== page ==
Azaleas are flowering shrubs in the genus Rhododendron, according to azalea historian Fred Galle, in the United States, Azalea indica was first introduced to the outdoor landscape in the 1830s at the rice plantation Magnolia-on-the-Ashley in Charleston, South Carolina.

Magnolia’s owner John Grimke Drayton imported the plants for use in his estate garden from Philadelphia, where they were grown only in greenhouses.

With encouragement from Charles Sprague Sargent from Harvard’s Arnold Arboretum, Magnolia Gardens was opened to the public in 1871, following the American Civil War.

To keep azaleas looking healthy, it is essential that you choose an appropriate planting location and practice proper azalea care.

Azaleas actually look the most attractive when they are planted alone; however, mass plantings work well in larger areas, such as wooded sites.

Since the flower coverage on azaleas encompasses the entire shrub, placing them in a background of conifers, such as pines, or other acid-loving plants will help set off their colors while minimizing their heavy effect.

These shrubs should be planted in the spring, preferably within cool, lightly shaded sites.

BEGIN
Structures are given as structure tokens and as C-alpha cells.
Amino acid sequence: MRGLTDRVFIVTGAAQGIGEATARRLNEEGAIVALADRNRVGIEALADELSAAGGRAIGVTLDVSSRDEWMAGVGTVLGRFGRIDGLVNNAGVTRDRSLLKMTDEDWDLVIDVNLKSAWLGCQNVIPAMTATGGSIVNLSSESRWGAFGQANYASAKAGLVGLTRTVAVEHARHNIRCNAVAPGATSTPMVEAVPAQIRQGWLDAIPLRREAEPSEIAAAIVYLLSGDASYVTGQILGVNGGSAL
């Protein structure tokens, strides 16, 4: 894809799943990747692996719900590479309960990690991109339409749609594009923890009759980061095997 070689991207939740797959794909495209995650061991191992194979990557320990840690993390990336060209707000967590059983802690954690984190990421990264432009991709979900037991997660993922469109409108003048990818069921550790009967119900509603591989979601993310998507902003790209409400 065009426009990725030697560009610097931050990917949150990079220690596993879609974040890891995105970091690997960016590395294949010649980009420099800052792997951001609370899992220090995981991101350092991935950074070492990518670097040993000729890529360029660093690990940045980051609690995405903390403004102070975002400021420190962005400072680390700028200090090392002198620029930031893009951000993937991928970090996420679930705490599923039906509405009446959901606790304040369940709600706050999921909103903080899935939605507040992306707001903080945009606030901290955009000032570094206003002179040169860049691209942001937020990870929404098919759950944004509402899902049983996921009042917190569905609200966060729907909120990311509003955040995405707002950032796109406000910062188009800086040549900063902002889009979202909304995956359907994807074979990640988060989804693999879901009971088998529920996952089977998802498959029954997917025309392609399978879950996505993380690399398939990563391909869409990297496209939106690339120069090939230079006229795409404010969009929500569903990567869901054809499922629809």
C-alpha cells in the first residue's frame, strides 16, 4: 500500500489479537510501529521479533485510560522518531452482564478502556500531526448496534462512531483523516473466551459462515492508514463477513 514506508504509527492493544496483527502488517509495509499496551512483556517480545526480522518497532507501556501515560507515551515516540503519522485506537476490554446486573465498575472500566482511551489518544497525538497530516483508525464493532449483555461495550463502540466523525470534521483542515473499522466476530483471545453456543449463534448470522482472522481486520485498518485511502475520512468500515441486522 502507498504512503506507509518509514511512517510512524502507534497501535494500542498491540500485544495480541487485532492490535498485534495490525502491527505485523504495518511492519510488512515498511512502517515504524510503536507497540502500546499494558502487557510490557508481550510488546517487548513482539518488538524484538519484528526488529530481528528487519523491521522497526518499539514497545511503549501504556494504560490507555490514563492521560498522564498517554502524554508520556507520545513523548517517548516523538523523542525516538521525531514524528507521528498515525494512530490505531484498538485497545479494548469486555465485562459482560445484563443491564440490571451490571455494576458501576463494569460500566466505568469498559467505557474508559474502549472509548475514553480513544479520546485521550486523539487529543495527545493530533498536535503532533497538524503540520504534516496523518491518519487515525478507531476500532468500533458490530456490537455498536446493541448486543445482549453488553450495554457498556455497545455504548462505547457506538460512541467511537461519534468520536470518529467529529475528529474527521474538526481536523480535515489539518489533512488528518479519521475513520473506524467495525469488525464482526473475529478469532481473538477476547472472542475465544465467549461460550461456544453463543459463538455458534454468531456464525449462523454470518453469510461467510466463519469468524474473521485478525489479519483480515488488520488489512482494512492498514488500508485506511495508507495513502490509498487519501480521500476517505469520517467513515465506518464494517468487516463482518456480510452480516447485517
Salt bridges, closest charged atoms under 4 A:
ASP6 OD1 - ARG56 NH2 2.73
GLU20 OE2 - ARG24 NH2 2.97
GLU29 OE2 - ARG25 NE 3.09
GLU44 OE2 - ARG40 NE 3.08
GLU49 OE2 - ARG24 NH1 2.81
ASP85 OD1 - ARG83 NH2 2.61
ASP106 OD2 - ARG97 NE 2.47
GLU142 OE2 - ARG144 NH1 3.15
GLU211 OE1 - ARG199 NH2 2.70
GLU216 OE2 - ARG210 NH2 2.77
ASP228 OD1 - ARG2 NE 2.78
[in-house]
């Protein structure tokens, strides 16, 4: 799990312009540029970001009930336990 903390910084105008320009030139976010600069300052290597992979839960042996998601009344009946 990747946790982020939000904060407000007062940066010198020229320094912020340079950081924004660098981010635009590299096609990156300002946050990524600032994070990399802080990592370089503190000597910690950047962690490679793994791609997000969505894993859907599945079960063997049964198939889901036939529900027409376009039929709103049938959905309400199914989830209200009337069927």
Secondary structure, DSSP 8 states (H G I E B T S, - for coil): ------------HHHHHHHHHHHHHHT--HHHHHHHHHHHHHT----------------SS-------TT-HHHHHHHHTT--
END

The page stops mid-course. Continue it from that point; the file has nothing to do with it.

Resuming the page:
Although azaleas are generally free of pests and diseases with proper azalea care, common azalea diseases and problems do exist.

Insects that can affect azaleas include lace bugs and spider mites. Lace bugs are more likely to target shrubs that are grown in areas of full sun.

Petal blight, leaf spots, and root rot are common diseases associated with these deciduous shrubs.

Placing azaleas in areas with good drainage and conserving water by applying mulch usually helps reduce the chances of plant damage due to these problems.

Azaleas are acid loving plants. They grow best in light shade, and need protection from midday sun and winter sun.

They prefer a moist, well-drained soil with a pH of 5.5. Check the soil pH before planting, especially if planting along a foundation where soils tend to be more alkaline.

Adjust the pH, as needed. Mix in plenty of inorganic matter, and well-rotted manure.

Selecting a location is important. Azaleas can be harmed or killed by sustained winds. Select a location out of the direct sunlight, if possible.

Protection from strong midday sun is important. Otherwise the leaves dry out and burn. Northern exposures are best. It is also important to provide protection from winds.

A low lying area, or one protected by a building or a hedgerow is a good choice.

Azaleas prefer a moist soil. It is important to water the plants during extended dry spells, even in the fall.  

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